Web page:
Should the UN Global Compact Have Sharper Teeth?
|Do those teeth need sharpening? Georg Kell, Executive Director of the UN Global Compact.|
A few years ago we were the official bloggers of the Global Compact's 10 year anniversary, "Leaders Summit" which took place in New York in 2010. At that time we made various comments on the successes, failures and future challenges of the compact. As geeky academics, we are now eagerly awaiting the publication of the special issue of the journal Business & Society (which we are on the board of), entitled "The UN Global Compact: Retrospect and Prospect", edited by our friends and colleagues Andreas Rasche, Sandra Waddock and Malcolm McIntosh. They've put together a nice collection of academic papers on the subject, including a terrific introduction from the editors, and the special issue really demonstrates how seriously the academic community is taking the Global Compact.
Some of the big questions for researchers interested in the Compact - and indeed for many in the practitioner community - are about its governance and effectiveness. Does membership have an effect of corporate social performance? What governance system would be most effective to ensure corporate accountability? And perhaps the biggest question of them all - should the compact, as its critics maintain, have more regulatory power to discipline companies that don't live up to its principles, or is it more important to have a low bar for participation so as to engage the maximum amount of companies?
Answers to these questions are slowly beginning to emerge from the research community. Over at the aptly named Global Compact Critics website, a colleague of ours at the University of Zurich, Patrick Haack, has written a guest blog based on his research that reaches a conclusion which the compact critics love to hate. Yes, you guessed it, Haack recommends that rather than kicking out any "bad apples" in the compact, the UN should keep them in. Paradoxically, this is the way to build legitimacy according to Haack: “a “soft” and consensual approach is in the best interest of the Global Compact and transnational governance more generally... "keeping bad apples” and providing them with time and resources to overcome organizational barriers may prove more fruitful than unconditional punishment."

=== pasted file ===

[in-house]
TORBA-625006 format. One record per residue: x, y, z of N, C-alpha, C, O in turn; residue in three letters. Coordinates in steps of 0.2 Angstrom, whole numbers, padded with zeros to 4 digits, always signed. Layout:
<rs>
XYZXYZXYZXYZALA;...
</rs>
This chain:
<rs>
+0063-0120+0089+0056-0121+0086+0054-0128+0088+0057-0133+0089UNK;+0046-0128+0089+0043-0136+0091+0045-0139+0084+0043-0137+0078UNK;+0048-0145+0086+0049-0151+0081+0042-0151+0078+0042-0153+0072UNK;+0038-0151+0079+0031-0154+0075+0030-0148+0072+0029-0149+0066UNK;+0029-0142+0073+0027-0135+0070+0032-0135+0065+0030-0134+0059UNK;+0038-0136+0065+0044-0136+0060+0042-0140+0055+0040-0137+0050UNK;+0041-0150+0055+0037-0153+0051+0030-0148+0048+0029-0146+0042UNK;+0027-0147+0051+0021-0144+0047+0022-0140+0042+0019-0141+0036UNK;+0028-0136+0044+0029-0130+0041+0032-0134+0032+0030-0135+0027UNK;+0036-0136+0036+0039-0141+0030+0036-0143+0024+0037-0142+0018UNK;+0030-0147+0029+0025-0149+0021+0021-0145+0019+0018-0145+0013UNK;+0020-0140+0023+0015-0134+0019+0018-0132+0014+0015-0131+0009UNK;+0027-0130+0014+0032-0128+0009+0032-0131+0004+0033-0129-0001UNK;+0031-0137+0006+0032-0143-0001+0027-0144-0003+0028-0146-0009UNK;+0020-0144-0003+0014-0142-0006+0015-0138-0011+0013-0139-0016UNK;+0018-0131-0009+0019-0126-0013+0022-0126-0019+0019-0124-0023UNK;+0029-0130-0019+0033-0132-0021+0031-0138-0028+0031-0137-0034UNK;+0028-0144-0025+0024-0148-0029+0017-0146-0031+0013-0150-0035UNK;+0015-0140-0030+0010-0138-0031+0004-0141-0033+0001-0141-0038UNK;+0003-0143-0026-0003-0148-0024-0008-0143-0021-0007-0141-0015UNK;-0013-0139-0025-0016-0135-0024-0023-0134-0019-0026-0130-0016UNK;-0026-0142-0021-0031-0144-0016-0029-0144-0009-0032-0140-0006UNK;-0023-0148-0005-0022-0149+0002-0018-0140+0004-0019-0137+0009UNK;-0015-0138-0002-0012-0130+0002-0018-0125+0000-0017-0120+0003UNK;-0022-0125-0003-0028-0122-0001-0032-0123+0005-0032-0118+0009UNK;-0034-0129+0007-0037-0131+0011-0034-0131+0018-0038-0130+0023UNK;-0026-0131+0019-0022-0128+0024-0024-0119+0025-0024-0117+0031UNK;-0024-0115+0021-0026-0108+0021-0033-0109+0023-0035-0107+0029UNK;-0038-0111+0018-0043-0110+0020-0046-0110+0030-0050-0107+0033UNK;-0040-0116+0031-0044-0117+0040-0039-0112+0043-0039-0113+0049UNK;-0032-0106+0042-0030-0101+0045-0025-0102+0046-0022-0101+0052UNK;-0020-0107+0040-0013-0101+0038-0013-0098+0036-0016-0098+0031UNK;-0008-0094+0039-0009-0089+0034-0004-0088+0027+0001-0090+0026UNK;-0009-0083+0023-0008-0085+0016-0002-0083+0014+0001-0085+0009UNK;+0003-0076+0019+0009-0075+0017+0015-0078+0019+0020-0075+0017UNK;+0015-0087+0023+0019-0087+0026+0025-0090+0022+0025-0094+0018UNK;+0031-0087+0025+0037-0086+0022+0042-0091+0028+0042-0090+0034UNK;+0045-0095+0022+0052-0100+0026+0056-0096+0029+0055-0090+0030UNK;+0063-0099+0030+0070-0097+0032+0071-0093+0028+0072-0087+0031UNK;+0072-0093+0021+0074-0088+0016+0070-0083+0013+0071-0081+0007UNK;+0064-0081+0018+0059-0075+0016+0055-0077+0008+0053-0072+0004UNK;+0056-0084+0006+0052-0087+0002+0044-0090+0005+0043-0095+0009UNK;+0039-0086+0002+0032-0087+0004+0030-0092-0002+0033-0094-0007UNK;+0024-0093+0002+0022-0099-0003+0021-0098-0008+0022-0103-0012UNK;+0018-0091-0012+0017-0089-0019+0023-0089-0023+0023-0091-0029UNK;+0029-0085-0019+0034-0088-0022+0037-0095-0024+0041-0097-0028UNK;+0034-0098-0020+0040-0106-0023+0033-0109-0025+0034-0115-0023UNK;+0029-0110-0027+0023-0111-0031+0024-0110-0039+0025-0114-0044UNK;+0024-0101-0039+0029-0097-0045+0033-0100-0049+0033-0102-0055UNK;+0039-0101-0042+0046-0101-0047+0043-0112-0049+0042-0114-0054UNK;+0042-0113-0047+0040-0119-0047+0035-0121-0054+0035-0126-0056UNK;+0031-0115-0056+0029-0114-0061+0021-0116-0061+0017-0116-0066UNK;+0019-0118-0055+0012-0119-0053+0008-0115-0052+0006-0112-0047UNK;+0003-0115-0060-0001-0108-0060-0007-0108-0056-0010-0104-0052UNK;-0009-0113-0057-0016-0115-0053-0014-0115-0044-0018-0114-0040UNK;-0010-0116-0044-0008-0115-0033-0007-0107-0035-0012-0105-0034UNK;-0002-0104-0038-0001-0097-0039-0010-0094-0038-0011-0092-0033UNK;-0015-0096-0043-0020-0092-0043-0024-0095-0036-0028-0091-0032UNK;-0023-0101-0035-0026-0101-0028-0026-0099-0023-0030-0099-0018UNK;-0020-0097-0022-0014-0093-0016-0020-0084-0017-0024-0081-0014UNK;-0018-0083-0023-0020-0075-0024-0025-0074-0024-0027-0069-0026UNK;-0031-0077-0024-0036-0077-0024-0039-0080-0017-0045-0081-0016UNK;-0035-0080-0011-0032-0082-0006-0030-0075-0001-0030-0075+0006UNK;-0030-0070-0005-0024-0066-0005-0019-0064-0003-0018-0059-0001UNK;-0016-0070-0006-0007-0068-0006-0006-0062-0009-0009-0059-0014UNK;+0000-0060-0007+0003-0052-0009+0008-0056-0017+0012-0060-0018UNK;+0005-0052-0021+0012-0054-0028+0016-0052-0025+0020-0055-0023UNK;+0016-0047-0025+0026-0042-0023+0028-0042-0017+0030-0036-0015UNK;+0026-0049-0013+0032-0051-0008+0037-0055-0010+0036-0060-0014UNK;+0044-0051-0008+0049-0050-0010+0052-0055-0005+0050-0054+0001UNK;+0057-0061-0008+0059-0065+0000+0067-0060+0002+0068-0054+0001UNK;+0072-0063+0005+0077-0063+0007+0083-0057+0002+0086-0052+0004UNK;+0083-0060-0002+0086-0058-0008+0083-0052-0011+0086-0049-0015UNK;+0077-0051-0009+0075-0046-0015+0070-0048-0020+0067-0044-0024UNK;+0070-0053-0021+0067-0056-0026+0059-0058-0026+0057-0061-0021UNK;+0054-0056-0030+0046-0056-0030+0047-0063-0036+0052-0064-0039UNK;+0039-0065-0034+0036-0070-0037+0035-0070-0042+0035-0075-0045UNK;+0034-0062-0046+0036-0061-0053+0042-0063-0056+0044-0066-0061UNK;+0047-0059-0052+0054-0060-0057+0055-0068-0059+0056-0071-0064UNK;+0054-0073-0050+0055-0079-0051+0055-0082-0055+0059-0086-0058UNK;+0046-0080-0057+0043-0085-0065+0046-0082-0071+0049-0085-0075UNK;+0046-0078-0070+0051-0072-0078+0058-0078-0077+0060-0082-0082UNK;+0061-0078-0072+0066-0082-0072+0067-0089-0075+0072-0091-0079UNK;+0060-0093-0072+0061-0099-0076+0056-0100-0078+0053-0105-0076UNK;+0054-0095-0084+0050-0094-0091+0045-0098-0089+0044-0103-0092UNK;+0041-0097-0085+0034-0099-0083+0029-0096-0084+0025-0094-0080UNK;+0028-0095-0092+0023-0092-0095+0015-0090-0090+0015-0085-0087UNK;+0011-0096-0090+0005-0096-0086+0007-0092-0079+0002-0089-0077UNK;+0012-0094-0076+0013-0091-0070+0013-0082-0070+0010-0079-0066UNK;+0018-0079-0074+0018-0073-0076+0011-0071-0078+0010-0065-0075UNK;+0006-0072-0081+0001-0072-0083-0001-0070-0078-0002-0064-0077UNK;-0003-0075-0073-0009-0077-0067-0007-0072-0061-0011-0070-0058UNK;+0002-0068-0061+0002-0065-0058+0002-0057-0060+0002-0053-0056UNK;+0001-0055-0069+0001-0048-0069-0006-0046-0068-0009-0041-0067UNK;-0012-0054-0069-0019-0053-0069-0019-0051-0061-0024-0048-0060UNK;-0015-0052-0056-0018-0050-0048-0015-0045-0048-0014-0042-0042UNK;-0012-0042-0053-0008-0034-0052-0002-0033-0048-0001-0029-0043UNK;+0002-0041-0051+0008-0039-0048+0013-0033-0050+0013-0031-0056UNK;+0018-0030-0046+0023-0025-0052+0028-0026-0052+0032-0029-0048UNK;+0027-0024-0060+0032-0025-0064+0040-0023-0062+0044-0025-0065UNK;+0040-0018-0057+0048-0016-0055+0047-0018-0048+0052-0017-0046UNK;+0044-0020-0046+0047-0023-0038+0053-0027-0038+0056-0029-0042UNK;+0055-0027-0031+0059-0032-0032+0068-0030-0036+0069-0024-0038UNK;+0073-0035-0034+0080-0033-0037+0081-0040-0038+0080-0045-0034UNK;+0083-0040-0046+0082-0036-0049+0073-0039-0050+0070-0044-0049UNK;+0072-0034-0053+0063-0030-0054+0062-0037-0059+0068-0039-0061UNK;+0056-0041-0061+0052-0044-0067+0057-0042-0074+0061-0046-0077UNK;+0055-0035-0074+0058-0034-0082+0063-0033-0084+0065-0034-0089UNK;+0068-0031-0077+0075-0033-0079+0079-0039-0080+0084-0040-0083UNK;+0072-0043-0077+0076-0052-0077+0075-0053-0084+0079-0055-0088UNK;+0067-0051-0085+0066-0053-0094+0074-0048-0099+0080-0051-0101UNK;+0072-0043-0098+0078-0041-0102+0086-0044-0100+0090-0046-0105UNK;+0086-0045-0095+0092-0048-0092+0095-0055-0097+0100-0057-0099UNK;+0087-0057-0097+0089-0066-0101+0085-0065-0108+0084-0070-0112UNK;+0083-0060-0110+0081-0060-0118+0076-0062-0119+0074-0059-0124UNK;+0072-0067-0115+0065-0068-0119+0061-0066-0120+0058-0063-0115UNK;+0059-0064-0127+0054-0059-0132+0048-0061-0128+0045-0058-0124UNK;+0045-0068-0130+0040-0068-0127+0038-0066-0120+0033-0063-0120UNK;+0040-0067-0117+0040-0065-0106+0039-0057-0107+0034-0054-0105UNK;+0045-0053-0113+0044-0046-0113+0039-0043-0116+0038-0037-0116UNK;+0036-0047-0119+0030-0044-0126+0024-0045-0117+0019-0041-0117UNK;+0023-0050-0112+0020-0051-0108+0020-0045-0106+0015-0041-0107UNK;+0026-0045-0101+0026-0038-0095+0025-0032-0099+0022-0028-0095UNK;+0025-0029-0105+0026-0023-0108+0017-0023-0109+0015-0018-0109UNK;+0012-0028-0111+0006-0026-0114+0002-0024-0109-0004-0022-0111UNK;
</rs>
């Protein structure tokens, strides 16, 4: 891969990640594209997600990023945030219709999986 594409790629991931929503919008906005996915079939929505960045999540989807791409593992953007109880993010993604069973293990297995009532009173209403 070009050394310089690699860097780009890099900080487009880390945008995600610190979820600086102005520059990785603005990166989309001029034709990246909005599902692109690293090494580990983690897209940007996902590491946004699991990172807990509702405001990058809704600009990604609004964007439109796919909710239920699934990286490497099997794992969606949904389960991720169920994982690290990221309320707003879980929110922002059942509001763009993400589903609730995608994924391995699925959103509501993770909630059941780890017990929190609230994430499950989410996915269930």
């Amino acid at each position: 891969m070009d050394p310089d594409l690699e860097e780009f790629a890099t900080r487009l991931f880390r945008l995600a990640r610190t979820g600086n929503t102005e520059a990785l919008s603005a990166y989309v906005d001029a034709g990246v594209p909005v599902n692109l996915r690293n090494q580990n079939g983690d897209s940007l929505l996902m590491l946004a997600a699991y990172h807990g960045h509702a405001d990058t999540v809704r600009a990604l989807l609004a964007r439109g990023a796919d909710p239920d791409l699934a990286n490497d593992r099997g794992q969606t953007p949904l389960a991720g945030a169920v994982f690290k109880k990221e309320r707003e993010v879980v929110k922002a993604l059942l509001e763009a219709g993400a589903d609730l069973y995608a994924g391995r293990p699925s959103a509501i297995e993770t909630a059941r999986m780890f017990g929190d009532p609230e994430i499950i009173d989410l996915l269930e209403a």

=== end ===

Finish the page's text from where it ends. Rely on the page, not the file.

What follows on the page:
Provocative stuff. Unsurprisingly, the critics have hit back - in the form of a post from Mariëtte van Huijstee from SOMO, the organization behind the Global Compact Critics website. "By keeping bad apples in at all times," she argues, "the initiative loses its legitimacy and appeal for other companies in the long run." This is no arcane academic argument; it goes to the heart of how to build an effective mechanism for corporate accountability and ensure that companies act in the best interests of society. But the answers are not obvious and the need for good research is critical.Some of what has emerged so far has shown that the diffusion of the Compact has been dampened by the effect of critical NGOs who have voiced concerned over its "weak" inclusive approach - meaning that companies from countries with strong networks of international NGOs have been less likely to sign up than those from countries outside of these networks. This helps to explain why the Compact has been particularly successful at getting traction in developing countries, even whilst developed country NGO criticize its lack of teeth.
So the debate will no doubt rage on. But soon, we hope, we'll have the research to show what the real advantages and disadvantages are of the Compact - and whether its weakness is, as Haack contests, one of its main strengths.
Photo by djevents. Reproduced under Creative Commons Licence
We are two business school professors from the Schulich School of Business in Toronto, Canada, best known for our books and research articles on business ethics and corporate citizenship. We've been writing the Crane and Matten blog since 2008, offering unique insight on a range of issues from across the globe. Andrew Crane is currently the George R. Gardiner Professor of Business Ethics. ...
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